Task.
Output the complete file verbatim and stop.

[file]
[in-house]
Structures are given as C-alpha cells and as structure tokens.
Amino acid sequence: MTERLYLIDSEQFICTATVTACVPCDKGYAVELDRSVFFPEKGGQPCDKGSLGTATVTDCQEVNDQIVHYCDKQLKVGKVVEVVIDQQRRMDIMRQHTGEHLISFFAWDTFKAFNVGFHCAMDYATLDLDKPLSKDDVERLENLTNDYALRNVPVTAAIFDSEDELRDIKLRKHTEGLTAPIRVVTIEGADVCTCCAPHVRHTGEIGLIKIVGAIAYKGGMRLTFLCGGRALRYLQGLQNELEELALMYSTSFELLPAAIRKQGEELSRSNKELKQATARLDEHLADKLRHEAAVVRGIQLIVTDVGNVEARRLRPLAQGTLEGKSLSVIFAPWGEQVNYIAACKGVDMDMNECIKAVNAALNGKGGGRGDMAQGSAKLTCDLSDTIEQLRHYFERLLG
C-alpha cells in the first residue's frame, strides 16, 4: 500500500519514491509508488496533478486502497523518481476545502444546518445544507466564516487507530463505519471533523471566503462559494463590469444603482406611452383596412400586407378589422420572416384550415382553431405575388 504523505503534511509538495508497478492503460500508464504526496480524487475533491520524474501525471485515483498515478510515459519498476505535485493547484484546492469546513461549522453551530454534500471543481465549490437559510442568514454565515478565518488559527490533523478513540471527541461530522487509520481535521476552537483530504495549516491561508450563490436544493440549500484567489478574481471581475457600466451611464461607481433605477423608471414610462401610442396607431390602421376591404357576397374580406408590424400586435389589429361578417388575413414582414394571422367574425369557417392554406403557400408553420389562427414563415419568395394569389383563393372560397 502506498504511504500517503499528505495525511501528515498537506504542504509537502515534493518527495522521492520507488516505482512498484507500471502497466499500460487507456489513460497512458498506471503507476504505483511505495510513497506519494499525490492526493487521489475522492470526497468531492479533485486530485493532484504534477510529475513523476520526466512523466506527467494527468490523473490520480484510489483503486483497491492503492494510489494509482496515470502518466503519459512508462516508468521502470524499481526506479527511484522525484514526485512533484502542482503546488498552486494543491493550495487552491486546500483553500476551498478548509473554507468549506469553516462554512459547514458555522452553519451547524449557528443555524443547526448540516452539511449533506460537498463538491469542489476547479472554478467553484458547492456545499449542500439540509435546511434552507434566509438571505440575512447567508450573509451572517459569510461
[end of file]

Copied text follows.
[in-house]
Structures are given as C-alpha cells and as structure tokens.
Amino acid sequence: MTERLYLIDSEQFICTATVTACVPCDKGYAVELDRSVFFPEKGGQPCDKGSLGTATVTDCQEVNDQIVHYCDKQLKVGKVVEVVIDQQRRMDIMRQHTGEHLISFFAWDTFKAFNVGFHCAMDYATLDLDKPLSKDDVERLENLTNDYALRNVPVTAAIFDSEDELRDIKLRKHTEGLTAPIRVVTIEGADVCTCCAPHVRHTGEIGLIKIVGAIAYKGGMRLTFLCGGRALRYLQGLQNELEELALMYSTSFELLPAAIRKQGEELSRSNKELKQATARLDEHLADKLRHEAAVVRGIQLIVTDVGNVEARRLRPLAQGTLEGKSLSVIFAPWGEQVNYIAACKGVDMDMNECIKAVNAALNGKGGGRGDMAQGSAKLTCDLSDTIEQLRHYFERLLG
C-alpha cells in the first residue's frame, strides 16, 4: 500500500519514491509508488496533478486502497523518481476545502444546518445544507466564516487507530463505519471533523471566503462559494463590469444603482406611452383596412400586407378589422420572416384550415382553431405575388 504523505503534511509538495508497478492503460500508464504526496480524487475533491520524474501525471485515483498515478510515459519498476505535485493547484484546492469546513461549522453551530454534500471543481465549490437559510442568514454565515478565518488559527490533523478513540471527541461530522487509520481535521476552537483530504495549516491561508450563490436544493440549500484567489478574481471581475457600466451611464461607481433605477423608471414610462401610442396607431390602421376591404357576397374580406408590424400586435389589429361578417388575413414582414394571422367574425369557417392554406403557400408553420389562427414563415419568395394569389383563393372560397 502506498504511504500517503499528505495525511501528515498537506504542504509537502515534493518527495522521492520507488516505482512498484507500471502497466499500460487507456489513460497512458498506471503507476504505483511505495510513497506519494499525490492526493487521489475522492470526497468531492479533485486530485493532484504534477510529475513523476520526466512523466506527467494527468490523473490520480484510489483503486483497491492503492494510489494509482496515470502518466503519459512508462516508468521502470524499481526506479527511484522525484514526485512533484502542482503546488498552486494543491493550495487552491486546500483553500476551498478548509473554507468549506469553516462554512459547514458555522452553519451547524449557528443555524443547526448540516452539511449533506460537498463538491469542489476547479472554478467553484458547492456545499449542500439540509435546511434552507434566509438571505440575512447567508450573509451572517459569510461